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Saab Global

The Importance of GPS-Denied Navigation

3 min read

Extensively used throughout the globe, the GPS (Global Positioning System) is a big support system for both civilian needs and military operations. It is a system of 30+ satellites orbiting the earth which broadcast signals and codes. These codes are then translated into accurate time and position on the receiver’s navigation device. In the field of defence, the GPS helps aircraft navigate safely through unchartered territories, and conduct surveillance and reconnaissance missions. It also helps in precise combat power by assisting GPS-guided missiles in tracking and targeting the enemies.

GPS Denied Navigation to Win The Battles

So, when an enemy jams or spoofs your GPS signal, it can affect both your navigation and deployment and targeting of weapons, resulting in a totally adverse battle outcome. “This gets worse when a group of aircraft is flying. Every aircraft in your unit needs to have the exact, same information. Even if one aircraft loses GPS, it will not be able to share information like position, potential threat or weapon deployment with the others. Imagine multiple pilots firing a missile in different directions while aiming at the same target! This can lead to a compromised mission,” Kent-Åke Molin, Sales and Marketing Director at Saab says.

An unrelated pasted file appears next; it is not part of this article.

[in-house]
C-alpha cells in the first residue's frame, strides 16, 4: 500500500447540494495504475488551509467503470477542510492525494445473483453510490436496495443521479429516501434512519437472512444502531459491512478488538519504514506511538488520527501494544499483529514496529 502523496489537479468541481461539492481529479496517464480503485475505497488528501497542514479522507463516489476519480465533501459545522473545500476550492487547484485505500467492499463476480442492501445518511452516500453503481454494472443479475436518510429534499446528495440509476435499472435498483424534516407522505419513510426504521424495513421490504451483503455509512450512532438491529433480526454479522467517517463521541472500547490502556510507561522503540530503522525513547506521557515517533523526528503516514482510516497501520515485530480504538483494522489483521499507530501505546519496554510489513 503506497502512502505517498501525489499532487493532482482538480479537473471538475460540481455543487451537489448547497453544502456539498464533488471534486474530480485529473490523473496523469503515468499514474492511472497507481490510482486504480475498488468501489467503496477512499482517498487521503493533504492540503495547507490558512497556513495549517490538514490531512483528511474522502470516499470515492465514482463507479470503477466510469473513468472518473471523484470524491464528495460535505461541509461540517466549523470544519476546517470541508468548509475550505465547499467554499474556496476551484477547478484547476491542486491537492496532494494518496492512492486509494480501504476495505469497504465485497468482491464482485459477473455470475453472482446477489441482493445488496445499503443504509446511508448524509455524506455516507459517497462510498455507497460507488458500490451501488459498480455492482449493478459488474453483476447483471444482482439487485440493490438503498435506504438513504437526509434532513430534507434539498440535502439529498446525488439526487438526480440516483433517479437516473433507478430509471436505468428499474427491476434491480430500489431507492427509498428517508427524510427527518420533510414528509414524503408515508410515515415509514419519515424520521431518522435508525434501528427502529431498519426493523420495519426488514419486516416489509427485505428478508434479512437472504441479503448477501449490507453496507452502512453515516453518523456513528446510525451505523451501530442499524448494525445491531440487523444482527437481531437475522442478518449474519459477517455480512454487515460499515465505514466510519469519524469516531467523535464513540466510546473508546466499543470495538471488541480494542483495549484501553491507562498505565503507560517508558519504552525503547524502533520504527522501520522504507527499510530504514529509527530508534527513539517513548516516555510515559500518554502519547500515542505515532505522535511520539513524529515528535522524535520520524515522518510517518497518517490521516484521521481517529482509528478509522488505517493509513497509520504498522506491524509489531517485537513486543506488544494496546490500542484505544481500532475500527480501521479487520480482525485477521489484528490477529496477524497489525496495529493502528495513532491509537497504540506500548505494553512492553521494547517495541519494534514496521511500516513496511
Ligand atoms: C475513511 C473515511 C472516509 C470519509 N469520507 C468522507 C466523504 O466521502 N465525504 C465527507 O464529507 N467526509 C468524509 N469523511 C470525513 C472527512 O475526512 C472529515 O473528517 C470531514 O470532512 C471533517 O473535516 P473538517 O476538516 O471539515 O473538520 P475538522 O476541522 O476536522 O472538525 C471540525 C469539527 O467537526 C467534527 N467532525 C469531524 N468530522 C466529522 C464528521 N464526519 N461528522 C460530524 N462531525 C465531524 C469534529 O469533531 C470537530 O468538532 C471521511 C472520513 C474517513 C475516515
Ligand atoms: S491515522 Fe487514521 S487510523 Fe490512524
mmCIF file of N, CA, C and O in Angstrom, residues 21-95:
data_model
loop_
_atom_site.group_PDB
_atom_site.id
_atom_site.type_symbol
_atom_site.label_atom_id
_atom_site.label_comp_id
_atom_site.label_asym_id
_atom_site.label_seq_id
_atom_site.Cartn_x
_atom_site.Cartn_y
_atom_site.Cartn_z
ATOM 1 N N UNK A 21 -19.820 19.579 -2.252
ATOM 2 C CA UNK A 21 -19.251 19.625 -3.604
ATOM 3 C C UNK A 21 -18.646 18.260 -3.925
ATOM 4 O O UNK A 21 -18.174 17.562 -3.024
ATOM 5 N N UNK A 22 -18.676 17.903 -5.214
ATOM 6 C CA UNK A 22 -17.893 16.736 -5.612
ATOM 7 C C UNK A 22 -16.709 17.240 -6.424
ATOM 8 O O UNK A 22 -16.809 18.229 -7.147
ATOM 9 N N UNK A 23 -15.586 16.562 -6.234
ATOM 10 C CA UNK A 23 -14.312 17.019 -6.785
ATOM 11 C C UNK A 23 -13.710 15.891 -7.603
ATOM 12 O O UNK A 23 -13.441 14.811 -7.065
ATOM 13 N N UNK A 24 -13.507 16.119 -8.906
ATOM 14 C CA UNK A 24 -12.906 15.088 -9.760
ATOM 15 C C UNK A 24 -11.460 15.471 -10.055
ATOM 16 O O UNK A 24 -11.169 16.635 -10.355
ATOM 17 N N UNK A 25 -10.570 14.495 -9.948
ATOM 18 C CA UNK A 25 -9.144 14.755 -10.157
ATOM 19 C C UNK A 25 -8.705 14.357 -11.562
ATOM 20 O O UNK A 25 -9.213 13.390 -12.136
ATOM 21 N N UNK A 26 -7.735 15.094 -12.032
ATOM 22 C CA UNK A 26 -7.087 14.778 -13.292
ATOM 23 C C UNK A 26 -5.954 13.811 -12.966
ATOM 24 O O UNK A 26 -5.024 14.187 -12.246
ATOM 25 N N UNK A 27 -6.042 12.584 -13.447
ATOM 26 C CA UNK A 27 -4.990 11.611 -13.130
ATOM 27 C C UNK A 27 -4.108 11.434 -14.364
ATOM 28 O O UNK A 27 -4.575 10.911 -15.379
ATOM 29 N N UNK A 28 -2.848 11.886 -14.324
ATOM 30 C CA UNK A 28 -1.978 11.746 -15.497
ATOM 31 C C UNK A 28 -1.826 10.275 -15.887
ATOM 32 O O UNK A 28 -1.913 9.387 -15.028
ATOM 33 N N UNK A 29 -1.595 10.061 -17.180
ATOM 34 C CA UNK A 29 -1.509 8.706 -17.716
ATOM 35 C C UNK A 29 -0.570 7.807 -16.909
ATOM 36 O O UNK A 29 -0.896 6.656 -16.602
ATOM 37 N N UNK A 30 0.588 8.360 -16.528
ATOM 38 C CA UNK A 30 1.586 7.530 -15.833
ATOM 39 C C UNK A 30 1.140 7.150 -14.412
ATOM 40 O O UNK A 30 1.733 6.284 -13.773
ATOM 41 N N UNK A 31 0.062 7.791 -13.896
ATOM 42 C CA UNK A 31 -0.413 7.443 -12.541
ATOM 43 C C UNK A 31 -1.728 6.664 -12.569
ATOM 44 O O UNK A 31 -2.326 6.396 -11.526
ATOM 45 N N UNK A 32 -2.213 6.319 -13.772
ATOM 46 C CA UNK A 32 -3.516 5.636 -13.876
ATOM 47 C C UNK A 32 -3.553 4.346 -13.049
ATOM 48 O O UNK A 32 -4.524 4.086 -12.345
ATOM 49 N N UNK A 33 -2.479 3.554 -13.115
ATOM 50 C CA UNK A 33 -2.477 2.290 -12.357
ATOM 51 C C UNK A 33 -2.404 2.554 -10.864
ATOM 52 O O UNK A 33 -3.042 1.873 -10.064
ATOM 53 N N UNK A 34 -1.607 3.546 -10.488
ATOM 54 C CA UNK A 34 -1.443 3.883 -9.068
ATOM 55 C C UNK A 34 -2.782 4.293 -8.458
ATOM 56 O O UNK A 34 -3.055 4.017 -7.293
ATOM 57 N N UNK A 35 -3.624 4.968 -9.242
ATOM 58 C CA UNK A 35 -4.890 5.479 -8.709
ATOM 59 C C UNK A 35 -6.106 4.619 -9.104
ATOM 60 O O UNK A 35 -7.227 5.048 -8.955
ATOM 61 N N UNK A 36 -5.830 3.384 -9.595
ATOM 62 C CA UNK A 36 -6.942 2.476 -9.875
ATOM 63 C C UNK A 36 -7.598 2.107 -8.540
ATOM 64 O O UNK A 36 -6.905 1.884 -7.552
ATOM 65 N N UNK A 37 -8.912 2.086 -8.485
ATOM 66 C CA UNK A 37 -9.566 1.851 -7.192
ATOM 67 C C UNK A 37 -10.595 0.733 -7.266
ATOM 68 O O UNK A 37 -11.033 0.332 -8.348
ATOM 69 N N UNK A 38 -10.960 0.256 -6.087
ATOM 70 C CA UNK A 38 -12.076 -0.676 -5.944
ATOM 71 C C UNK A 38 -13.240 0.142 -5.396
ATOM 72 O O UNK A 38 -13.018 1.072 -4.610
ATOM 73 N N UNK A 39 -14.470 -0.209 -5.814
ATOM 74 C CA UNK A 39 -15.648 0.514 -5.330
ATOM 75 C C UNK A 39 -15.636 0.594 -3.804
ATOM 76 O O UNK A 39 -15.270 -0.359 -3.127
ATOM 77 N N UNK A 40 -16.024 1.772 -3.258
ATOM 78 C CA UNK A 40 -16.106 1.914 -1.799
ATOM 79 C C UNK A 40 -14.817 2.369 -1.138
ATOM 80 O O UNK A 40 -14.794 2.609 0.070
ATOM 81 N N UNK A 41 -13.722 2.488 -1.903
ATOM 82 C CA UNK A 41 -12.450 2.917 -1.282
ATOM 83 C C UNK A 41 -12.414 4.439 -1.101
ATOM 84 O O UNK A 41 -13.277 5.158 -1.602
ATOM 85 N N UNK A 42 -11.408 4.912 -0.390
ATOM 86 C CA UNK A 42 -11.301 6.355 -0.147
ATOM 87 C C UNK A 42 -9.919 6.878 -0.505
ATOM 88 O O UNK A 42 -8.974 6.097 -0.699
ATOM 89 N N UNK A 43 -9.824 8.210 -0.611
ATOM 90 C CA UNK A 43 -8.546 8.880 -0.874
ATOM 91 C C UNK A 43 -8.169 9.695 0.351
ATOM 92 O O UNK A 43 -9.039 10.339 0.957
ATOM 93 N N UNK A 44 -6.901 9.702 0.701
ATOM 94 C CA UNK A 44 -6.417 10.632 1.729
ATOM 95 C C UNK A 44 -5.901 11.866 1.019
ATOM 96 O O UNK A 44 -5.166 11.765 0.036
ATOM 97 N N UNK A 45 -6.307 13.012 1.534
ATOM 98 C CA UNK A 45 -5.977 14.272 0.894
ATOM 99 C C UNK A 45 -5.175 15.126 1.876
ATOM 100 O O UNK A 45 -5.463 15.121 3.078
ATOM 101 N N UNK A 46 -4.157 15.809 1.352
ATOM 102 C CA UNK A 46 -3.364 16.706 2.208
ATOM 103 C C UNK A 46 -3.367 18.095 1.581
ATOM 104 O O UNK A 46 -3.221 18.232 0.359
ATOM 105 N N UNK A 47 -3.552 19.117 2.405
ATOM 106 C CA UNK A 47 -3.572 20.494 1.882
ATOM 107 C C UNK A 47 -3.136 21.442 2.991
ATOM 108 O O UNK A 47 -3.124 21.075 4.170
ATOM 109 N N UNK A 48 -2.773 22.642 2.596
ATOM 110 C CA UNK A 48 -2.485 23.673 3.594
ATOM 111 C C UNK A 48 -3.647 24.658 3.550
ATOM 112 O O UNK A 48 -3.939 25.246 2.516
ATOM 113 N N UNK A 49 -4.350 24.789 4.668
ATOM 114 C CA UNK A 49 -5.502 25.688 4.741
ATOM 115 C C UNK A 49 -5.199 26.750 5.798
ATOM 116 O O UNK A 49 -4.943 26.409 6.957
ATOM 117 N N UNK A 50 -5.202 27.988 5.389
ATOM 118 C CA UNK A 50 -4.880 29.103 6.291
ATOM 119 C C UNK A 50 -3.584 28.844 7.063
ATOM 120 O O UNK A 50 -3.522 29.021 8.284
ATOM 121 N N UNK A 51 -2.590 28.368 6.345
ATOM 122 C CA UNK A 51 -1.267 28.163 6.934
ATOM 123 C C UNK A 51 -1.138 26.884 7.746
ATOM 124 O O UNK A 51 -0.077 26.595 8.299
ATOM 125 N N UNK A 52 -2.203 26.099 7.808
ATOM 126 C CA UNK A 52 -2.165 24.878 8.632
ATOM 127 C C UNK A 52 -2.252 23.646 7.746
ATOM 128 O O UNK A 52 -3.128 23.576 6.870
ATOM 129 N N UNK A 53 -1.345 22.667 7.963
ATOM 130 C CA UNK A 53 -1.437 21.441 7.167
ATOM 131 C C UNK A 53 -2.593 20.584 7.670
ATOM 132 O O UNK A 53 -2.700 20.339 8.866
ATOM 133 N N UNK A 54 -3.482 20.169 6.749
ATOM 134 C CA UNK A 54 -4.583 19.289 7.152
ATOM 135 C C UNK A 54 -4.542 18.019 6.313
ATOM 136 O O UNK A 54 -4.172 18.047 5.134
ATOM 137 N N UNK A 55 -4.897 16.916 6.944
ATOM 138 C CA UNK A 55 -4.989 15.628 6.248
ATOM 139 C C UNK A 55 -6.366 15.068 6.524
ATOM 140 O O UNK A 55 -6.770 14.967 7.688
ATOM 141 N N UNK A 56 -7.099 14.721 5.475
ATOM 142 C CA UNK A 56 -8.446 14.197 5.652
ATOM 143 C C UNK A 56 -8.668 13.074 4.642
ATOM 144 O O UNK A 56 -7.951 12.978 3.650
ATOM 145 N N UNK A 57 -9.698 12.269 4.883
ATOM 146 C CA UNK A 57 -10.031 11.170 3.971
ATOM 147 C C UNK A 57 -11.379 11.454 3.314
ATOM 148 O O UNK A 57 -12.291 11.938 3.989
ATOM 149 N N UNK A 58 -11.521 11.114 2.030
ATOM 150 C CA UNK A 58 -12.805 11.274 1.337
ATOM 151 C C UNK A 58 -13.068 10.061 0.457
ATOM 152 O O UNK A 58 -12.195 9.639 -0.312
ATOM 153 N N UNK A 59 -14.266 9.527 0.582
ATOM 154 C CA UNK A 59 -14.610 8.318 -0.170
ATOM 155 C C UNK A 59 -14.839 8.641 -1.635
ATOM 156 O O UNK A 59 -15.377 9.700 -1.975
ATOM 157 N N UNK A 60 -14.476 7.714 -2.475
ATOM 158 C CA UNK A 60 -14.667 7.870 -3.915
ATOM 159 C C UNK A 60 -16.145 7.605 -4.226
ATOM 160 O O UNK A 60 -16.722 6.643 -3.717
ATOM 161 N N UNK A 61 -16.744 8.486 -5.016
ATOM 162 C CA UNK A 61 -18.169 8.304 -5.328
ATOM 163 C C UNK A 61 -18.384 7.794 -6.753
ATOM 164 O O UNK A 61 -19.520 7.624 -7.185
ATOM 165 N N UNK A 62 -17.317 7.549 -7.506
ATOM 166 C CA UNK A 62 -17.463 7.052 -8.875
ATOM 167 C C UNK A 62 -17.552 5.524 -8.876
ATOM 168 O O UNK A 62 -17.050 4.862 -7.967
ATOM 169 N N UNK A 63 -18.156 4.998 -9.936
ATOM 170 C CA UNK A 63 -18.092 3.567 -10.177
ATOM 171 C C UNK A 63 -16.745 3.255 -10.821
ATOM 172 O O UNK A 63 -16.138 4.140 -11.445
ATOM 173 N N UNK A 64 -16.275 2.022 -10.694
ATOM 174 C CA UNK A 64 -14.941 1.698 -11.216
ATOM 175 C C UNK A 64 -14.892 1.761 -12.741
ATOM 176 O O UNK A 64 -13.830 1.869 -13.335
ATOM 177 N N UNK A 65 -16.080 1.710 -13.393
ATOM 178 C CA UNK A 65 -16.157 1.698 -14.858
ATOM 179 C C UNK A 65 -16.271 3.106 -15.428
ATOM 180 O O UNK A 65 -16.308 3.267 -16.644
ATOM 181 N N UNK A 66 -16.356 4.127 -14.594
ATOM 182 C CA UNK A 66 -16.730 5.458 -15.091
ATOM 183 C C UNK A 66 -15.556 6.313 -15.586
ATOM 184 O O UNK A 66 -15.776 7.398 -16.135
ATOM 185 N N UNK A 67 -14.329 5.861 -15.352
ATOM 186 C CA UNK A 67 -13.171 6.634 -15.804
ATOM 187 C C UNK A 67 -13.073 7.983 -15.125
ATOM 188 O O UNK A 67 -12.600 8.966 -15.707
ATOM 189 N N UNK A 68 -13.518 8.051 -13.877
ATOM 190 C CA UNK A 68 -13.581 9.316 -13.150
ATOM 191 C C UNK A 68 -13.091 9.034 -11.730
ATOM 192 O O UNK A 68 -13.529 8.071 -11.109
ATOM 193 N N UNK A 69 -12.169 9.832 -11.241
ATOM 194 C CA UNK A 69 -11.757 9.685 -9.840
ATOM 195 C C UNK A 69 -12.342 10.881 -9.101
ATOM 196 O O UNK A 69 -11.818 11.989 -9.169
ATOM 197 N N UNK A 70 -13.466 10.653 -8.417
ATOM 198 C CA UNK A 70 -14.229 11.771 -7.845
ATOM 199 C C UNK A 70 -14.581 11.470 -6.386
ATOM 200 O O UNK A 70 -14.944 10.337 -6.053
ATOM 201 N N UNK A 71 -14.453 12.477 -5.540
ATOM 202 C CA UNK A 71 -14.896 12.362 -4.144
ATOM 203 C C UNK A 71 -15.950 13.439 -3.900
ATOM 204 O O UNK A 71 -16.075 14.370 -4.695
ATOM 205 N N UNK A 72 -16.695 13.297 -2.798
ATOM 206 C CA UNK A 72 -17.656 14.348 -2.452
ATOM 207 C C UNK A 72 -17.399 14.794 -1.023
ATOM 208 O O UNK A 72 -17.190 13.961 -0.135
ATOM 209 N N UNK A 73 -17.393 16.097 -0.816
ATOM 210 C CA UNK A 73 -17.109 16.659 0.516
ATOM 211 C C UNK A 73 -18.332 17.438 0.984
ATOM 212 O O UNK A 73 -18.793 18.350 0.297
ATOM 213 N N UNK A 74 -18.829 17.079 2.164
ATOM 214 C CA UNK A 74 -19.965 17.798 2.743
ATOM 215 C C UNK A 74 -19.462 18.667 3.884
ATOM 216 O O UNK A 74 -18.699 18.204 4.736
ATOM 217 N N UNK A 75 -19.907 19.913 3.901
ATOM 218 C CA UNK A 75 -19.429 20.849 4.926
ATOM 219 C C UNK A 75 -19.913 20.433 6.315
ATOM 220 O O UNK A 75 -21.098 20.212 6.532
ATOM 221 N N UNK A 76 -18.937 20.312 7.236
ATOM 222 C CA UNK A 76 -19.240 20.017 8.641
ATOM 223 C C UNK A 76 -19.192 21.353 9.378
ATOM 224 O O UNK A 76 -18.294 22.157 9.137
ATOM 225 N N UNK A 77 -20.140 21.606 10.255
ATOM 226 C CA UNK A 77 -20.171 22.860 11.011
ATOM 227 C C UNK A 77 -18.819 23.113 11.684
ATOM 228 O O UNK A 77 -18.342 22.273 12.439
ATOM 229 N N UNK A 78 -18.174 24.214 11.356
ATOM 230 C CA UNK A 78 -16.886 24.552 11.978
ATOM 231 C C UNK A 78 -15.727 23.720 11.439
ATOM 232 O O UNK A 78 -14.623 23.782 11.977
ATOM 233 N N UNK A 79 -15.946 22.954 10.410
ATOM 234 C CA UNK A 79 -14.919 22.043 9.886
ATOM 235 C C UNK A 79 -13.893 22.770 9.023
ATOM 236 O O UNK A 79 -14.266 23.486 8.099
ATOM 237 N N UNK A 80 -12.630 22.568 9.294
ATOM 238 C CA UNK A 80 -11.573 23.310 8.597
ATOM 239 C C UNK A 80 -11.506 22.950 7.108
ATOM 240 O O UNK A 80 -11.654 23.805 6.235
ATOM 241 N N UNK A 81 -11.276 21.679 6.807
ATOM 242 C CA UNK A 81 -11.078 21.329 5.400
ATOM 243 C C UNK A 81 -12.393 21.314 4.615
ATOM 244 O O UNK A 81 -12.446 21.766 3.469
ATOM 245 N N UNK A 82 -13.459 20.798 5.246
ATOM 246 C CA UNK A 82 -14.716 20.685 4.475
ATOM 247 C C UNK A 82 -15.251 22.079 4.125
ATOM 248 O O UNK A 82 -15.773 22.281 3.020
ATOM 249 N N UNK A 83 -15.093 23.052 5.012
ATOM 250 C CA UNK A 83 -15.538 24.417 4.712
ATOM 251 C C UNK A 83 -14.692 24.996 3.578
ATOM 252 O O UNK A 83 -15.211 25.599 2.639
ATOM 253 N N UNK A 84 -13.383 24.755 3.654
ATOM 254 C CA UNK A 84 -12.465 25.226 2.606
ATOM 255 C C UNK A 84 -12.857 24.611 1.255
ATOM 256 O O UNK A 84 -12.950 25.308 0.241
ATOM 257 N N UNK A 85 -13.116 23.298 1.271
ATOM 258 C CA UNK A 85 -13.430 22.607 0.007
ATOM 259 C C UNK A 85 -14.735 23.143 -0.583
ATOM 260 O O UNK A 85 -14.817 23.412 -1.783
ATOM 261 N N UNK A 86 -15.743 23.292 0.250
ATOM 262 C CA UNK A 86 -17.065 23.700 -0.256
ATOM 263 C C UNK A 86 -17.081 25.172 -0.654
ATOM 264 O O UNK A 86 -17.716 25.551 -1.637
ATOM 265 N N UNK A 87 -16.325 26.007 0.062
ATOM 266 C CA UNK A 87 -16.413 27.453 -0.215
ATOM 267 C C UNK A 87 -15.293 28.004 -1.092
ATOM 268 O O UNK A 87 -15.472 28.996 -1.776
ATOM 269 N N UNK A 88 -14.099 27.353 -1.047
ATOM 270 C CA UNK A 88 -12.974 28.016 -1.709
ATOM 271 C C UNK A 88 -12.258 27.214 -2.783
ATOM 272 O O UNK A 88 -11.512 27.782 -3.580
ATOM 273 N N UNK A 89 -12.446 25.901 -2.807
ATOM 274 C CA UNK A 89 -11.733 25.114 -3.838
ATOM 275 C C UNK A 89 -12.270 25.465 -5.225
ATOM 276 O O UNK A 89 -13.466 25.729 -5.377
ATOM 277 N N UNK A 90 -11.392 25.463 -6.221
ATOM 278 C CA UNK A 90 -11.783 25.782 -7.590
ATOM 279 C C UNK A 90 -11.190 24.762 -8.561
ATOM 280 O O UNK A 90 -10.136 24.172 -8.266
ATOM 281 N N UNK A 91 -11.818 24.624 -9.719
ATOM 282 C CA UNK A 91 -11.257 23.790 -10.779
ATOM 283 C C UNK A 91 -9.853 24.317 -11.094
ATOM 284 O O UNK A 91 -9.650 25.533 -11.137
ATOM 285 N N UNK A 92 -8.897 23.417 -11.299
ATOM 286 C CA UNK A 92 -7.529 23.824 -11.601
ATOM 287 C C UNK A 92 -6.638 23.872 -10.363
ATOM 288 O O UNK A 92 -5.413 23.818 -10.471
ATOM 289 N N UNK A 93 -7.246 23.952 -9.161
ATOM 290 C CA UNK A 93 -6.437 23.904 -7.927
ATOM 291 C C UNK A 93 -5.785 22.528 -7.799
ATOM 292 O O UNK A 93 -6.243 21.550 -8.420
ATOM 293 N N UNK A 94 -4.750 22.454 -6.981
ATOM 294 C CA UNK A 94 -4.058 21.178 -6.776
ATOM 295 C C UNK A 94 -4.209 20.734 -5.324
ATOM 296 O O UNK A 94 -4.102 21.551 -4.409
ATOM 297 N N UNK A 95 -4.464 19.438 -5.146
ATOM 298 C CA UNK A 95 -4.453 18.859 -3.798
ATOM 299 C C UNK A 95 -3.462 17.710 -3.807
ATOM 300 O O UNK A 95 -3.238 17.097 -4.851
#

Currently, navigation in a non-GPS environment is a manual and cumbersome process where all the pilot’s attention usually is diverted to safe navigation, hence missing out on tactical awareness. Giving the control back to a fighter pilot while flying amidst GNSS-independent skies, Saab, in collaboration with Maxar, has designed an anti-GPS navigation system. The first component of this revolutionary system is odometry, an image mapping technology that uses onboard electro-optical sensors to map the landscape features while an algorithm helps derive the aircraft's velocity vector.

"It’s like going back to basics, the old ways of flight navigation, but more effective, of course. Odometry identifies pixels in your image that have rich terrain information. These pixels are then constantly tracked by the algorithm using onboard sensors," Kent-Åke says.

Odometry works in association with the next important part of the system- terrain navigation system or TERNAV. Saab uses its decades of experience working on fighters and UAVs to constantly update this in-house Inertial Navigation System’s substitute that assists in fixing any drift the fighter might have faced during its flight.

Then comes the third part of this anti-GPS system called 3D mapping, a technology that uses machine vision to aid in profiling objects in three dimensions to map them in the real world. Combining odometry, terrain navigation, and Maxar's 3D database (which offers a resolution of 50 cm or better and 3 m accuracy in all dimensions), this new navigation system helps the Gripen pilot to safely navigate without the help of any GPS signal.

“Gripen E's game-changing capability to safely navigate through unchartered terrains would give the Indian Air Force’s fighter pilots a protective layer from the threats of jamming and spoofing. We now will take the next step to implement this technology in solutions for our customers. This would further add to our already really strong offer for India, especially considering the IAF’s demanding mountainous and high-threat operational environment,” says Kent-Åke.